Steve Stricker | Ryder Cup

U.S. Ryder Cup captain Steve Stricker.

Steve Stricker spent the hours following Wednesday's official announcement that he would be the U.S. Ryder Cup captain for a third year playing a practice round with Davis Love at Muirfield Village Golf Club in Dublin, Ohio, where they were part of the victorious U.S. squad during the 2013 Presidents Cup.

It was the last of five Presidents Cup teams on which the Madison golfer played before he captained the 2019 team to victory at Liberty National GC in New Jersey. Love was an assistant captain on the 2013 team under Fred Couples.

"A lot of great memories," Stricker said during a news conference on the eve of the Workday Charity Open, an event added to the PGA Tour following the cancellation of the John Deere Classic — an event he has won three times —due to the COVID-19 pandemic. "We talked about the little pet squirrel that (Love) had during the Presidents Cup back in '13. So a lot of good stuff."

Stricker did not participate in a joint video news conference featuring leaders of the PGA of America, the European Tour and the PGA Tour, announcing the much-anticipated Ryder Cup in his home state had been delayed a year. It will now be played Sept. 24-26, 2021 at Whistling Straits in Haven. 

Stricker admitted he didn't mind the distraction as he came to grips with the fact his evaluation of U.S. talent for the Ryder Cup team will now stretch well into the 2021 season on top of his other captain's duties. He is the first U.S. Ryder Cup captain to spend three years in the role since Curtis Strange, who captained the American squad in 2001 when the Ryder Cup was postponed to 2002 in wake of the September 11 attacks against the United States.

"I guess I'm the lucky one, huh?" Stricker asked rhetorically. "Yeah, I've been thinking about it and I just told Davis, you get to the point where you want to play it. You've put so much time and energy and focus in on it that you want to play it and you want to get there. I couldn't wait for September to come, you know? Well, now it's going to have to wait another year."

What that means for Stricker in 2020 remains to be seen.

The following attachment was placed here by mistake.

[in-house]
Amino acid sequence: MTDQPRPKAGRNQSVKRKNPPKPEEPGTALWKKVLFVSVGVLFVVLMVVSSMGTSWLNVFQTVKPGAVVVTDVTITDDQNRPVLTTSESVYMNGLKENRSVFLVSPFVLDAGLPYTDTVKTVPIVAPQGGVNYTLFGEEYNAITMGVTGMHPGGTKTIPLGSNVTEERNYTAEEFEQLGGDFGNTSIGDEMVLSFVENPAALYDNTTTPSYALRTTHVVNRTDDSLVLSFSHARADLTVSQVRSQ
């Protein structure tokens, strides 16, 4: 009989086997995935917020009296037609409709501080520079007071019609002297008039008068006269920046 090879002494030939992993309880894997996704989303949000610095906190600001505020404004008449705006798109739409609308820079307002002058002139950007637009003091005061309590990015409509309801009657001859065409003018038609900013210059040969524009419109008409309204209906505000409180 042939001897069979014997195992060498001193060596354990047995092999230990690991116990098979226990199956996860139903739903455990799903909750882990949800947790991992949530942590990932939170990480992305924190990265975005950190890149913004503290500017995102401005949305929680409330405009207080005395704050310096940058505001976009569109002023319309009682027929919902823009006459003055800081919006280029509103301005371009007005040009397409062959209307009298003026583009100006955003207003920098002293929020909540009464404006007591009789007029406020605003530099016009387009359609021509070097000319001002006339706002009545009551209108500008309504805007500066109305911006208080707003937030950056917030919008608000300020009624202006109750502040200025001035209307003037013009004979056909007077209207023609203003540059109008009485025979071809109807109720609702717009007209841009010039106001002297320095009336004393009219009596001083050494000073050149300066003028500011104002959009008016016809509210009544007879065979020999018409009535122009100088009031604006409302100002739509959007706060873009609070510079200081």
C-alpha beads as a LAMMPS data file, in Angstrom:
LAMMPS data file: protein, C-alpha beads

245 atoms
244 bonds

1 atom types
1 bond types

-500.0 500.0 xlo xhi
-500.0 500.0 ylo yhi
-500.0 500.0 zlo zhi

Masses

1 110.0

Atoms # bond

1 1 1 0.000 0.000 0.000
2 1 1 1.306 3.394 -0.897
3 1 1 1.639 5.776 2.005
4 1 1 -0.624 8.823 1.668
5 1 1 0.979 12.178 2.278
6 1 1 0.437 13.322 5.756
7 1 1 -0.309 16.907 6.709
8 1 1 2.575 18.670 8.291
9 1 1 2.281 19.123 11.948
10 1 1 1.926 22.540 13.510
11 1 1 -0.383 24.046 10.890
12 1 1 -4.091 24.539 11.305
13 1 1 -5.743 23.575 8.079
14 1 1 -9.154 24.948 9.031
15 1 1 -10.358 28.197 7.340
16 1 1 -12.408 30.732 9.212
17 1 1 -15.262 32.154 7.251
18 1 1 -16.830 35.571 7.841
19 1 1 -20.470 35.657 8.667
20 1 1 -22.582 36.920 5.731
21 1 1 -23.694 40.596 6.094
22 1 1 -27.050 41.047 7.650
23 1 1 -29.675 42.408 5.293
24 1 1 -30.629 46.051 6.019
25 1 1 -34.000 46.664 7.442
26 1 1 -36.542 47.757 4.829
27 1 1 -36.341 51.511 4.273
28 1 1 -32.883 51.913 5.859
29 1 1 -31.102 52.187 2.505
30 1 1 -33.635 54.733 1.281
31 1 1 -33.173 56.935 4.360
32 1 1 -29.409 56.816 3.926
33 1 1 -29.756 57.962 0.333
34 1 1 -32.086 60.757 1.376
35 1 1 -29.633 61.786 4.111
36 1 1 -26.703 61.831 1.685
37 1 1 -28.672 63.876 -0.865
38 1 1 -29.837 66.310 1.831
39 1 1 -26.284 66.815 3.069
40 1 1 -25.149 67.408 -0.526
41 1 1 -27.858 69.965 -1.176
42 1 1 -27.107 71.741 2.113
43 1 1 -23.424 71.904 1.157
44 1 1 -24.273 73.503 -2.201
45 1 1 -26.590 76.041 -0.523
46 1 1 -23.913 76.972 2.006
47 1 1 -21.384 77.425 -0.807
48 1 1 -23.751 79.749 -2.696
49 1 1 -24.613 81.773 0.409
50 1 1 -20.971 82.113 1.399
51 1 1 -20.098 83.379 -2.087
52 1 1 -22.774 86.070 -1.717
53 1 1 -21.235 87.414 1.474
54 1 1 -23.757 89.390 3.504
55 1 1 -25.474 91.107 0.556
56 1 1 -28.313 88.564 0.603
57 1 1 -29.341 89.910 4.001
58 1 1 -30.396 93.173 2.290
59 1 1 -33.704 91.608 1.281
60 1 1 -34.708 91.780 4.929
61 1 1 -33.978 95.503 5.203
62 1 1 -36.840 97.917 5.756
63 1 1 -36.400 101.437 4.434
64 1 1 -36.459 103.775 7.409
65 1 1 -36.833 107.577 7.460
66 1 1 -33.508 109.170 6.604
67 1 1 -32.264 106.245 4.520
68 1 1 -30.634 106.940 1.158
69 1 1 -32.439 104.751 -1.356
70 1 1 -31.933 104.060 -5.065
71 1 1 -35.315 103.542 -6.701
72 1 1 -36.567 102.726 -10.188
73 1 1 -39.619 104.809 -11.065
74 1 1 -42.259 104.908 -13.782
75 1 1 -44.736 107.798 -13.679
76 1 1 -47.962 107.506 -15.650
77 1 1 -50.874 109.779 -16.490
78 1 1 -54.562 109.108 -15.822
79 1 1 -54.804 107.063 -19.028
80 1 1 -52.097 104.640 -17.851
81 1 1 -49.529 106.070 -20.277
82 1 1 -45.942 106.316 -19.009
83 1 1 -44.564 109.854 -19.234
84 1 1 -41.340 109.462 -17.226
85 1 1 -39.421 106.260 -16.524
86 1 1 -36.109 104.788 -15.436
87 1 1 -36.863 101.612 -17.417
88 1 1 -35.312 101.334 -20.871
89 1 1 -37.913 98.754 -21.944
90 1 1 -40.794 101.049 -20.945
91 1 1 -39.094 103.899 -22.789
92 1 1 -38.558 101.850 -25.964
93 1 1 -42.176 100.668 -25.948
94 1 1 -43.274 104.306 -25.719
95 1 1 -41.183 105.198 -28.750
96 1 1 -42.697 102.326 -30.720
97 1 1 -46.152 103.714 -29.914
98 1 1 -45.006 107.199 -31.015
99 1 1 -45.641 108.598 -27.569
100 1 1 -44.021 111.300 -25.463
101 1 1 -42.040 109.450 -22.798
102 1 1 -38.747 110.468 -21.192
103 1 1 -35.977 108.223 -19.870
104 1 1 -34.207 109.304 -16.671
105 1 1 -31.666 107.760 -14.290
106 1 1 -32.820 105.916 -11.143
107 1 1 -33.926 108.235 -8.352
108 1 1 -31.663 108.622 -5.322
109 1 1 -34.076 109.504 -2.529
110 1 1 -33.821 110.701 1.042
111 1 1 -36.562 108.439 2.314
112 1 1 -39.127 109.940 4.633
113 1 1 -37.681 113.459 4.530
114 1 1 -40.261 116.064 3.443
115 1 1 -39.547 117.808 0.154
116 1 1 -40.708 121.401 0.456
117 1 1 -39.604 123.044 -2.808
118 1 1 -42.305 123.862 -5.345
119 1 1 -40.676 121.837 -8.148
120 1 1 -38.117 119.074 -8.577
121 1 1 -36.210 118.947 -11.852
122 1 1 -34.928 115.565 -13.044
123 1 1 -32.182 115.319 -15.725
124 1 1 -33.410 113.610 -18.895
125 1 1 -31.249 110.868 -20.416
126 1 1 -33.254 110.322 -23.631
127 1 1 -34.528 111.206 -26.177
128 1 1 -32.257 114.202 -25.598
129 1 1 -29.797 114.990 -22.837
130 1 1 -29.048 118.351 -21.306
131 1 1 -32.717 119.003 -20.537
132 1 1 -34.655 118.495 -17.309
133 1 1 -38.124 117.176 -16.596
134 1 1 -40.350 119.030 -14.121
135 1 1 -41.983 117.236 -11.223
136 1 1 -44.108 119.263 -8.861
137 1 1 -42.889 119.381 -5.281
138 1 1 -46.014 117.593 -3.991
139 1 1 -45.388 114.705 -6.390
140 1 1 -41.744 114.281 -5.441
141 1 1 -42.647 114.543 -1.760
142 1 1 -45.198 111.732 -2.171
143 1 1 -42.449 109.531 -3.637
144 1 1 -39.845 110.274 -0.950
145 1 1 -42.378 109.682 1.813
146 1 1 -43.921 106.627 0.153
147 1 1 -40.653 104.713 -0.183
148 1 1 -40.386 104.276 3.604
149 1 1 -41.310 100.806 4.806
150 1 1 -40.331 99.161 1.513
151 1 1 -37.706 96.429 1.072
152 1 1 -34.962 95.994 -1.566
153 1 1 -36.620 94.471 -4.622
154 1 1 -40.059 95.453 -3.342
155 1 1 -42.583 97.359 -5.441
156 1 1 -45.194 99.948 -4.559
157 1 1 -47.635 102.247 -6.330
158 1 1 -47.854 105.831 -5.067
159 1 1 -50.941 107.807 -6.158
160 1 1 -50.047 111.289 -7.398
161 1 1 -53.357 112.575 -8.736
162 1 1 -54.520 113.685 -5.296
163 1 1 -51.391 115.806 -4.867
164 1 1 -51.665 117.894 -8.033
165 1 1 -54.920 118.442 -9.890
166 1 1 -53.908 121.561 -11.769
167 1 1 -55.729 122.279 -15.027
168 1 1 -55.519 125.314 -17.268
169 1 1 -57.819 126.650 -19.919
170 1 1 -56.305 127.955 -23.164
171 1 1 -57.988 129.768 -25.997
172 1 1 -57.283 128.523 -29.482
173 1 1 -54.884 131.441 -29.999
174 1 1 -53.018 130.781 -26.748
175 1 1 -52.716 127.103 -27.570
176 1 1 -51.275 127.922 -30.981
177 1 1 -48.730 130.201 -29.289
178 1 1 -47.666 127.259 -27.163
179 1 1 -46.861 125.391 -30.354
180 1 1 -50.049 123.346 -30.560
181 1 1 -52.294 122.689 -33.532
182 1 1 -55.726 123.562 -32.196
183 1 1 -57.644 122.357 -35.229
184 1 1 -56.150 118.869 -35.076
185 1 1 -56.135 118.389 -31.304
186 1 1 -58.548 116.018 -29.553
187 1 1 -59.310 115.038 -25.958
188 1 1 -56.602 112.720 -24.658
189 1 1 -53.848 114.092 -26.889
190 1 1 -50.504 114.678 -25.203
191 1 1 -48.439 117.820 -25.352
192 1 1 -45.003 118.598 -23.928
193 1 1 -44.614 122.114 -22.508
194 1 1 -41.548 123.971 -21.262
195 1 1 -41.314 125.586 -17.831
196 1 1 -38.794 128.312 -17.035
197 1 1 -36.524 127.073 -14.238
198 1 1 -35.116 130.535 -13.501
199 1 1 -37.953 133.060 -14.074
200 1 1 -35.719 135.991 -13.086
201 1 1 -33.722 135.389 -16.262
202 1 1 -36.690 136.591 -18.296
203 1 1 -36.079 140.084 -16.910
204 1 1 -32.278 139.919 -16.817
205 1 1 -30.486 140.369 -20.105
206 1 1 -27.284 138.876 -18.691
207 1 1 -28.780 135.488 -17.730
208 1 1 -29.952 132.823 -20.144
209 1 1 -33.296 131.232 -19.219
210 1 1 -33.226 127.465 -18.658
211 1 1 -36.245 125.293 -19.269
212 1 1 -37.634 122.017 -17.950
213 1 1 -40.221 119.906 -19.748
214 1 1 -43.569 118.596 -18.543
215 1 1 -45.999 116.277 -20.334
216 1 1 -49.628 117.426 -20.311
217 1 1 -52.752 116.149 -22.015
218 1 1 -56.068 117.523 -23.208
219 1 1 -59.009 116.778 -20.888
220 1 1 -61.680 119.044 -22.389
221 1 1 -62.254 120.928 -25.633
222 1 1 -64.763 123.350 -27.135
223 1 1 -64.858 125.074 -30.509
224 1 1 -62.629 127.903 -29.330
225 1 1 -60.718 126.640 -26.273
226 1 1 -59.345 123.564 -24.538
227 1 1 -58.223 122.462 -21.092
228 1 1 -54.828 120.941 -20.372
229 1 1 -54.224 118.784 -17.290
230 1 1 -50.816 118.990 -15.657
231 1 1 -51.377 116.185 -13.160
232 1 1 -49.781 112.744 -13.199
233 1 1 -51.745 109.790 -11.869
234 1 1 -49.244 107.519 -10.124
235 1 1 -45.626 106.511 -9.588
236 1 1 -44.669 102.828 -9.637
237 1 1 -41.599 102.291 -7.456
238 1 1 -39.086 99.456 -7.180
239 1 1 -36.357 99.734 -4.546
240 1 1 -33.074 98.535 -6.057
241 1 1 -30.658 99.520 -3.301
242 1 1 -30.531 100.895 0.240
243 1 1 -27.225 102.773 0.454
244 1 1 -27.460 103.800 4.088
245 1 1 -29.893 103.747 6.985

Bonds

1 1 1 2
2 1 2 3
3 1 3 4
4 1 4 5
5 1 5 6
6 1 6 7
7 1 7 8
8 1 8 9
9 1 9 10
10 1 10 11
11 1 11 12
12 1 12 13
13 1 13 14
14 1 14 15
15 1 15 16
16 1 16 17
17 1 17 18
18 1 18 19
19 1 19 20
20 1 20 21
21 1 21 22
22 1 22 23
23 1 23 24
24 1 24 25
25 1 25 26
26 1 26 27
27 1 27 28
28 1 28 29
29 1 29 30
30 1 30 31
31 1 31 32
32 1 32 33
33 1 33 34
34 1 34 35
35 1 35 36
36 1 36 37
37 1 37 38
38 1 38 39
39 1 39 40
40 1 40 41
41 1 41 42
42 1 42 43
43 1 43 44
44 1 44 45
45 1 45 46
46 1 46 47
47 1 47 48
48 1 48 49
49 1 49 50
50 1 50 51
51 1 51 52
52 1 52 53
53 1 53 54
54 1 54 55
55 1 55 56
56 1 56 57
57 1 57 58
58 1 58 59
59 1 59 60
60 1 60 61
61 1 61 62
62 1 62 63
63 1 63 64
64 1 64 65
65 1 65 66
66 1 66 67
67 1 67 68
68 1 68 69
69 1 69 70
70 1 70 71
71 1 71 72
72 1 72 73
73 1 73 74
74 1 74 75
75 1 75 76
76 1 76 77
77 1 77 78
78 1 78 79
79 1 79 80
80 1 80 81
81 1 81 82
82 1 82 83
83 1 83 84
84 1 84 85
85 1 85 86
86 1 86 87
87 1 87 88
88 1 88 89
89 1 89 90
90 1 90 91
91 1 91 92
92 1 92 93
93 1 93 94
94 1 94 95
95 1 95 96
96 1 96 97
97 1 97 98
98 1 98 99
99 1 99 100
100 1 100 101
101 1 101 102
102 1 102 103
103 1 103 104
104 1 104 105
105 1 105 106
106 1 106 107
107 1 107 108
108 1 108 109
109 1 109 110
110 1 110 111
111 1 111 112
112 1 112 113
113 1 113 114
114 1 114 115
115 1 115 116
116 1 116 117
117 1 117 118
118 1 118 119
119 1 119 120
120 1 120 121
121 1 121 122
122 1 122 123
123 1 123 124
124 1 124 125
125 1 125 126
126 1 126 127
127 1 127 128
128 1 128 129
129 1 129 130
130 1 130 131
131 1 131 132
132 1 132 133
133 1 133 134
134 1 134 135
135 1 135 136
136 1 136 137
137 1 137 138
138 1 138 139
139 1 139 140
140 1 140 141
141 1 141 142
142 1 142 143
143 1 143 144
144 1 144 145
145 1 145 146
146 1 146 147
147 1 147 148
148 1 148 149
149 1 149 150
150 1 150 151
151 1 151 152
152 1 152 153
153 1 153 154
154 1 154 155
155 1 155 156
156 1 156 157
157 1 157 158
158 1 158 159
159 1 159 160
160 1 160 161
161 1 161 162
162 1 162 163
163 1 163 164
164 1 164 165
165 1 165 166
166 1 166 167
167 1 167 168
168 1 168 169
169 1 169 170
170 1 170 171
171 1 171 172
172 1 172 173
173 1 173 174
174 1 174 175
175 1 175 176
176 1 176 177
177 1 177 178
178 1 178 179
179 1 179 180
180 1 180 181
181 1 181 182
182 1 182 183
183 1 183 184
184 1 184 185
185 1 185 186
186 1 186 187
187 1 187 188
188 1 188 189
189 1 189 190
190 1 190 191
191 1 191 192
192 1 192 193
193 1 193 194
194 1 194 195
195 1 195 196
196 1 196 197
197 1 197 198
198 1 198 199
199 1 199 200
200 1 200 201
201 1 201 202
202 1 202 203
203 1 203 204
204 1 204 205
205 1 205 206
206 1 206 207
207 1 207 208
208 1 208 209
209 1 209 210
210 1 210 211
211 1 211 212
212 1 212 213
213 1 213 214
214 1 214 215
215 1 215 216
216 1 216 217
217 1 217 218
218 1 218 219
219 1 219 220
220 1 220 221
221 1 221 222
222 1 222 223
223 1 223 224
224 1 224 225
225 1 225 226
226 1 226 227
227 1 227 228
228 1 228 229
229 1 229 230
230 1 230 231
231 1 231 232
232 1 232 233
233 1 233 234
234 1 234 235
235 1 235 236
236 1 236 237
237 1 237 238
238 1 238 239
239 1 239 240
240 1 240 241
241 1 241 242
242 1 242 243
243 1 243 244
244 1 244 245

At age 53, he is eligible to compete on the PGA Tour and the PGA Tour Champions. His two-week stay in Dublin for the Workday Charity Open and The Memorial will mark his eighth and ninth starts on the regular tour in 2020, even with the three-month suspension of play due to the coronavirus. He's played one tournament on the senior circuit, at the Cologuard Classic in Tucson, Ariz., where he tied for fifth in the event hosted by fellow Madison golfer Jerry Kelly.

Stricker acknowledged he will spend some of his time working with PGA of America and PGA Tour officials on tweaks to the qualifying process for Team USA in wake of the postponement. The European Tour announced Wednesday that its qualification process for the 2021 matches has been frozen through the end of the calendar year.

Recently, the PGA of America had announced changes to the U.S. distribution of qualifying berths and captain's picks, taking two spots from the eight that were originally going to be determined via points and giving them to Stricker. He was open to keeping his total of captain's picks at six, but said there has been little discussion on that topic as officials debated the status of the event.

"We changed the (process) a month ago ... and now it looks like we'll have to come up with a new plan, probably starting for this fall and (continuing into) next year," Stricker said. "Whatever that is, I don't know. We haven't even talked about it because we've been putting our focus on being able to try to play this event, and we haven't even looked into anything else going forward.

"We'll take a look at all the scenarios. We just want to put our best team forward, and whatever that looks like, we're going to do. I'll talk to all of my (assistant captains) and see what the best thing to do is and we'll go from there."

In the meantime, Stricker is glad a lot of his heavy lifting as captain has already been finished.

"We've done a lot of the work now as far as team rooms, hotels, the course," Stricker said. "We've done a lot of that work. We shouldn't have much more work to do next year. I should be able to just watch these guys play a little bit, come out on (the PGA) Tour and be around them and play with them.

"We got to work on the points structure and the qualification process, all that kind of stuff now. But, you know, it should go on the back burner for a little while."

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